So step by step:
open your video file
select copy for both audio and video
select format - either mkv or mp4 - your choice (that will be the extension of the file when it is complete)
file - save - save video - give it a name - then ok
Than it will be saved in a new file. These directions are using avidemux 2.5.6 which is what I have on my xp computer I'm using at the moment. Though basically those steps are virtually the same on any version.
And actually that will be the same for any multiplexing software you use. Though some of the steps will have different names but are exactly the same.
Then you will have a new file you can play whereas the mts file won't.
I'm not sure what you are going to play this back on. I'd suggest using mp4 to be absolutely safe. Mkv is fine for newer bluray players that play video files. If its a really old bluray player it might not recognize mkv files. I'm not sure when file playback became a virtual standard on bluray players. Mp4 should work if it plays any type of files. Of course read your manual to be sure.
Mp4 is a must for a xbox 360 or ps3. I imagine mkv is ok for xbox one and ps4 but I don't have either and you could only play them on dvdr or bdr as I don't believe either have playback from usb as an option yet (future update is promised).
And avidemux isn't the only tool. mkvtoolnix and mp4box and lots of others are available. Each have guides of their own available on this website.
And in the end you MAY have to reconvert the video. That will lead to quality loss yes but it can impercetable if you use a high bitrate and stick with h264 which is what avchd is (a variant of it).
Edit - and reconverting doesn't mean losing hd. You can keep it widescreen and 720p or 1080p with the conversion. It just won't be EXACTLY the same as the original since you are manipulating it. How much different it looks depends on settings that you use and what format you use (ie h264, xvid, divx, sd or hd etc....)..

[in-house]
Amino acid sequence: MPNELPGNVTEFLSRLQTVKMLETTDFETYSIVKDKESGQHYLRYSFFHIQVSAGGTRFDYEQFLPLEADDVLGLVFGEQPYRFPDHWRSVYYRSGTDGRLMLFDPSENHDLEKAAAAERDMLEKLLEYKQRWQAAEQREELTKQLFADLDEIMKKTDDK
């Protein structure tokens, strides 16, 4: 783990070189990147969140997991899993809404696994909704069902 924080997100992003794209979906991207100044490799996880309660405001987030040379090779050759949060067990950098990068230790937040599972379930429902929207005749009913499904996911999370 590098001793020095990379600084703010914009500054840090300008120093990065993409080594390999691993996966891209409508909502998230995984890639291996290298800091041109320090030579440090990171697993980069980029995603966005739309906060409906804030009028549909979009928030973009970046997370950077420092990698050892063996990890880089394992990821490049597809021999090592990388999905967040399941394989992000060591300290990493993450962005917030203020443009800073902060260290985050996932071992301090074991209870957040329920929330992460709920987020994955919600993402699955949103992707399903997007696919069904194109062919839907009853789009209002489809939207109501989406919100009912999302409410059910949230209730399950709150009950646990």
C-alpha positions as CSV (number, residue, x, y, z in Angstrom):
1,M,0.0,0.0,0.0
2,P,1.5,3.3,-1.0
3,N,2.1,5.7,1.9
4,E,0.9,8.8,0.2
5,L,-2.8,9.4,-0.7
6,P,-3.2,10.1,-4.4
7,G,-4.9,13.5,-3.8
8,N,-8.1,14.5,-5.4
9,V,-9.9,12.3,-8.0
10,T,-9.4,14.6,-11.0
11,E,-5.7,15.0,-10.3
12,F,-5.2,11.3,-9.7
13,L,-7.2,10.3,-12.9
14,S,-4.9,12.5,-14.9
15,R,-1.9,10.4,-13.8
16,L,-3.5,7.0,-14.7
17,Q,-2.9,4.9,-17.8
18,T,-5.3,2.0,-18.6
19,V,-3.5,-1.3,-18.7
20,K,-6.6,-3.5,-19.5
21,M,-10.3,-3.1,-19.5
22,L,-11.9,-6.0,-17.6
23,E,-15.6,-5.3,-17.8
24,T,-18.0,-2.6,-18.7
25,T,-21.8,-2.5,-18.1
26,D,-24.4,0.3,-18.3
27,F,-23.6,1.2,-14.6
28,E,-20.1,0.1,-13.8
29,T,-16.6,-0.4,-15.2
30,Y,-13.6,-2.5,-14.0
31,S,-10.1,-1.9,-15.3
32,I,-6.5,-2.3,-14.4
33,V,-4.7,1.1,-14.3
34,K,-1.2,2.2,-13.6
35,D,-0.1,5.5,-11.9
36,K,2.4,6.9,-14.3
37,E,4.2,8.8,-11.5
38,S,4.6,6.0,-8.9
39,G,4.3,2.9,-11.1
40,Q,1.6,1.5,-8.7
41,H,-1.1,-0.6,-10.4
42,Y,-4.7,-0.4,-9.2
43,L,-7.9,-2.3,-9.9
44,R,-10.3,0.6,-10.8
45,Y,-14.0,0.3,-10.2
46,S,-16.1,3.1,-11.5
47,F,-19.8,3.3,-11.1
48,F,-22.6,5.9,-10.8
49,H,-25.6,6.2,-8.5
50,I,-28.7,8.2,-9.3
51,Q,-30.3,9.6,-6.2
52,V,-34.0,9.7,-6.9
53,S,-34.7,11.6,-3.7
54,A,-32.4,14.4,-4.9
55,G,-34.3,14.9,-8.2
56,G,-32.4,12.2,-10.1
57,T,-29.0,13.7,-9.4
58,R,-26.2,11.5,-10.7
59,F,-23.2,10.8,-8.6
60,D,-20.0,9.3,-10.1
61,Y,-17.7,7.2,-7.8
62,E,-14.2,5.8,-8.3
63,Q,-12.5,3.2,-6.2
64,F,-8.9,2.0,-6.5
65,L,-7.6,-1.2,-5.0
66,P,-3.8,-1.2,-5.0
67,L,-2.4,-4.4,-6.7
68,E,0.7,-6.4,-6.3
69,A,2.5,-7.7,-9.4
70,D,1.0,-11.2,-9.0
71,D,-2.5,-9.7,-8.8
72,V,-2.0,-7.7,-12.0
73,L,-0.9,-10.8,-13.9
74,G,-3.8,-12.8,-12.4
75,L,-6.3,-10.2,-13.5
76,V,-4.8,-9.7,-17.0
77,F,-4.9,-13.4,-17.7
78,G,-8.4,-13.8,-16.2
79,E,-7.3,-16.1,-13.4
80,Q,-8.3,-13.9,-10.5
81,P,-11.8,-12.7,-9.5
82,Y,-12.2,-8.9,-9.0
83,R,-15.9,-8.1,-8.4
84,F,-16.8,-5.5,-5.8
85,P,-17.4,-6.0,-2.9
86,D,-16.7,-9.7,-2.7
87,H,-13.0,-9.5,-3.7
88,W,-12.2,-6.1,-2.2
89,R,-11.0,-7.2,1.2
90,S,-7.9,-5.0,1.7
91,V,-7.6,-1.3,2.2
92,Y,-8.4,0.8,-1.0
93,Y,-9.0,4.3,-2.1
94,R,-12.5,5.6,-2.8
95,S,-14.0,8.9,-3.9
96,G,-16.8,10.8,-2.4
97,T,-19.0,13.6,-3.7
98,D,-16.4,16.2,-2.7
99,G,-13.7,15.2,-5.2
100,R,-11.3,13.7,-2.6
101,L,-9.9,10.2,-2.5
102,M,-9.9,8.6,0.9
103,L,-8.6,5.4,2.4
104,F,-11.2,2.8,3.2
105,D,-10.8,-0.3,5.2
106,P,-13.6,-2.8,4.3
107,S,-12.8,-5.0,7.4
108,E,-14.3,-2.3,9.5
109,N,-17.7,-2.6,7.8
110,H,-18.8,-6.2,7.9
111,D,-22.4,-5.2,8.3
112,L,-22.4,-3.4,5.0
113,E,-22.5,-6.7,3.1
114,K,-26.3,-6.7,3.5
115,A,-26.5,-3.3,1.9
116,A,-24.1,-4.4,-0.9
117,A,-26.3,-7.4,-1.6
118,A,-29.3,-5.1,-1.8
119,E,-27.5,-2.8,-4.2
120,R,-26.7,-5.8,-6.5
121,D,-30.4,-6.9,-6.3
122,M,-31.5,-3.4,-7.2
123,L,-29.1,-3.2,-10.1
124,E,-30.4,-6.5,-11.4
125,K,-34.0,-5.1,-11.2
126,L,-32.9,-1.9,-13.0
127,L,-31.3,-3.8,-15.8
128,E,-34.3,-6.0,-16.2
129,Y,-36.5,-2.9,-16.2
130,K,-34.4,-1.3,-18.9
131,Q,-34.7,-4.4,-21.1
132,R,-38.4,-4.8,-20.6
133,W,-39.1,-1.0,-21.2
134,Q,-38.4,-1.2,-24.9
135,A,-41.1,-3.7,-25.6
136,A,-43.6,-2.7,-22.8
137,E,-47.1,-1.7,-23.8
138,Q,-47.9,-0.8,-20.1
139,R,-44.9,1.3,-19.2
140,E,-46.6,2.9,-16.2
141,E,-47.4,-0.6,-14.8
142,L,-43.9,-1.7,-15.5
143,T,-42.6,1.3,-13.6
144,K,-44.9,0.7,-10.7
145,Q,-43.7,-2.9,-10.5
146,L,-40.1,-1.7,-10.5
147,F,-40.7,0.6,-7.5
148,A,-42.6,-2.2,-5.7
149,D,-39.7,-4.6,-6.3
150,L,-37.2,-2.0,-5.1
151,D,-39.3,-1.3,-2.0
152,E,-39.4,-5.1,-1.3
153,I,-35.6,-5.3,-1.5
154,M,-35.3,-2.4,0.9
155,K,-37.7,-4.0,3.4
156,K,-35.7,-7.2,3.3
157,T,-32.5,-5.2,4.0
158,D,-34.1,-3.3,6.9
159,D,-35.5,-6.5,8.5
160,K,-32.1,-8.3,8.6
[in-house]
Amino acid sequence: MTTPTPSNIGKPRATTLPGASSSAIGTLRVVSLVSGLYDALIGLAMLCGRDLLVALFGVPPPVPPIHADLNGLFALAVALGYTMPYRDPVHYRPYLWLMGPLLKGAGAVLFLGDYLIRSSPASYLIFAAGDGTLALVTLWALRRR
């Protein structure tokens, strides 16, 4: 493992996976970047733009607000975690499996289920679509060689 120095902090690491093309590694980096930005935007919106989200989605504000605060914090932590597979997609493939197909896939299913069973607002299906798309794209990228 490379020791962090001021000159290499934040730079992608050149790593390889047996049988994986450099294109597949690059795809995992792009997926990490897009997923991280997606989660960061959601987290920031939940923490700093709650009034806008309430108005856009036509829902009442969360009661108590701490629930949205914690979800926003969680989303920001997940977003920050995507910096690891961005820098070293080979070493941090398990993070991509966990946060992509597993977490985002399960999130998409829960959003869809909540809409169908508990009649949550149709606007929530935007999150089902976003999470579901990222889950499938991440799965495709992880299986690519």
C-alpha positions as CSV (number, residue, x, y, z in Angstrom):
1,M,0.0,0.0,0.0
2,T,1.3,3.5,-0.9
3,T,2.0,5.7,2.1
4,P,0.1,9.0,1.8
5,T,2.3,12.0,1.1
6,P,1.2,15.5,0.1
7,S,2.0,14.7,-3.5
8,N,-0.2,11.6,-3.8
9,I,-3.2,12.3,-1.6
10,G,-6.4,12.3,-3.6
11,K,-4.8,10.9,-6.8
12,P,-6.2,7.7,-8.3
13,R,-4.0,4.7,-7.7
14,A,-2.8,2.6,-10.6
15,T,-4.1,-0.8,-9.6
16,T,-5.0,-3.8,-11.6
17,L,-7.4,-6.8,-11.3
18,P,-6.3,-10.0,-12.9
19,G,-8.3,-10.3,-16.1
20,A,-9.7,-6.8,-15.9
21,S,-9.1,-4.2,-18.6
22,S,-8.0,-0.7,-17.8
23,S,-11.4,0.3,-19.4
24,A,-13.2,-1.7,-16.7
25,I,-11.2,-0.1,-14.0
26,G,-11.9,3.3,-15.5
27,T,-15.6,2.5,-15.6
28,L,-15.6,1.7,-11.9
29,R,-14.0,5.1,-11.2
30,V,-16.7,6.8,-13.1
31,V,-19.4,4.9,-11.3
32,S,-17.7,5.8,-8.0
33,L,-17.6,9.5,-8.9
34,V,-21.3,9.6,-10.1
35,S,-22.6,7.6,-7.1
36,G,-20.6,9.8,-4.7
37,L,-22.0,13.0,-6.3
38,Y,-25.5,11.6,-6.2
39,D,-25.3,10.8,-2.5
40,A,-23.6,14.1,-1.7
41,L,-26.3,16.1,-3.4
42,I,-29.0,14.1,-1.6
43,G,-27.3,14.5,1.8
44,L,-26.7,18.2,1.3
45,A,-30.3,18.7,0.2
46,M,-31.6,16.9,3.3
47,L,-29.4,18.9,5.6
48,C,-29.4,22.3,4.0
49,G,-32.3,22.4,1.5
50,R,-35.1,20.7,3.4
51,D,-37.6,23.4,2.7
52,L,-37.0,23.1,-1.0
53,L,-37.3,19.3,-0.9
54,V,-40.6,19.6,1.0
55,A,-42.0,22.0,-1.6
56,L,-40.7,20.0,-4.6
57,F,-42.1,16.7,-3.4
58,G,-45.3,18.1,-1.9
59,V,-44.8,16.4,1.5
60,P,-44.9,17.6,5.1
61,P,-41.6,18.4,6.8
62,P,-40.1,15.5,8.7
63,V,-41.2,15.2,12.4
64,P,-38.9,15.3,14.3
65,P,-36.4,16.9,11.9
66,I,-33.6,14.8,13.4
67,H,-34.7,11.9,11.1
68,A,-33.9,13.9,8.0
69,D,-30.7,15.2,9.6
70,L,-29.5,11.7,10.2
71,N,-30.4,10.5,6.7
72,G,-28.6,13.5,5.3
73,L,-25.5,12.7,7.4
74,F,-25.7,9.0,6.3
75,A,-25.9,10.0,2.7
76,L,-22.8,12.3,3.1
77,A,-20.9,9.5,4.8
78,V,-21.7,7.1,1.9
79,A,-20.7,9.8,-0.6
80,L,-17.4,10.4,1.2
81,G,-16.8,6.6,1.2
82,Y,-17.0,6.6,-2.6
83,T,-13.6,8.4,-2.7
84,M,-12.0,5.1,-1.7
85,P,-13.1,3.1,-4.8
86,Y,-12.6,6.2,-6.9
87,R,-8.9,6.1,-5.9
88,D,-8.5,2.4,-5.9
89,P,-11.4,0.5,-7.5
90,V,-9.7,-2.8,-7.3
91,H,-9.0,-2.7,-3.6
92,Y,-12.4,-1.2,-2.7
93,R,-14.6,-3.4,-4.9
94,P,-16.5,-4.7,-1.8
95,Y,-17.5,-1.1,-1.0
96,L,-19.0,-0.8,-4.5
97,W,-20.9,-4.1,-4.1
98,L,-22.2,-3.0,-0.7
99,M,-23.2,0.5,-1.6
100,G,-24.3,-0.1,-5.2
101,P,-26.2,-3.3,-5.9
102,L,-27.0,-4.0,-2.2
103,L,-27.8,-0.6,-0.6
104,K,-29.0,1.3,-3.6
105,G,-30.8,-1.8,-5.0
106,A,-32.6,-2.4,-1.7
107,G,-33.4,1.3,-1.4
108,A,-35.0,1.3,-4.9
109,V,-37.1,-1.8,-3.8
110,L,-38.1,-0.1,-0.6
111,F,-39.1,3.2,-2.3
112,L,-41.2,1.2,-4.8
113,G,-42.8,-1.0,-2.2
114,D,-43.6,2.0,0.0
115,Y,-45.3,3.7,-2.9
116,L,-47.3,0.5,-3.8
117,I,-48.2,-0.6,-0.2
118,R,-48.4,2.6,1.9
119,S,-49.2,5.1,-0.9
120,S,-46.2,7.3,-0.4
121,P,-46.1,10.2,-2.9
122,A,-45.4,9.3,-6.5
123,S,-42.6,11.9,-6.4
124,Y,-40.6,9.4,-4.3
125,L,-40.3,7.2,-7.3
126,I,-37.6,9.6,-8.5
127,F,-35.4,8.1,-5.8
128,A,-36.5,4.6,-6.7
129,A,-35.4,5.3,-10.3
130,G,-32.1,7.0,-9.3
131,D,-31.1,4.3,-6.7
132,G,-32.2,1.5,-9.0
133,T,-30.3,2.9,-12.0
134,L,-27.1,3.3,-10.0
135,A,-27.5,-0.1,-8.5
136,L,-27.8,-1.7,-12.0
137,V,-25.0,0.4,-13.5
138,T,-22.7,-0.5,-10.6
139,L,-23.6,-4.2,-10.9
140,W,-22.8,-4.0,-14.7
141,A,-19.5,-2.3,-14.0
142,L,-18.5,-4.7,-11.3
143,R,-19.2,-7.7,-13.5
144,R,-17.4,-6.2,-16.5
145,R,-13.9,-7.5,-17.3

Format factory and ripbot are two such programs that can convert video files to and from h264 (though ripbot only converts TO h264 but reads multiple input files, format factory is a suite that can go to and from many different codec types - ala divx/xvid/mpeg2 etc...).
Each program mentioned has their own quirks, advantages and disadvantages. You'll need to review them and play around with them a bit before you can be comfortable with them.
As always keep your original file so you can start over when necessary. Always convert from your original file for the best quality possible regardless of your destination.Donatello - The Shredder? Michelangelo - Maybe all that hardware is for making coleslaw?
Thank you so much. I followed the directions stepbystep and saved a copy of my mts video as an mkv file. I played it with VLC media player and the lines are still there. It's not like black lines over the image, but it looks like you're seeing the video through blinds....hard to describe. A hundred clear, thin, horizontal strips of video that together make up the image instead of one solid image. <--Does that make sense? It's still high quality if you could ignore the lines but frustrating nonetheless.
I plan on purchasing a Roku 3 and using it's USB port to play my home movies like this new MKV file. The only way I can test it right now is on the computer so I don't know if those lines will disappear when playing via Roku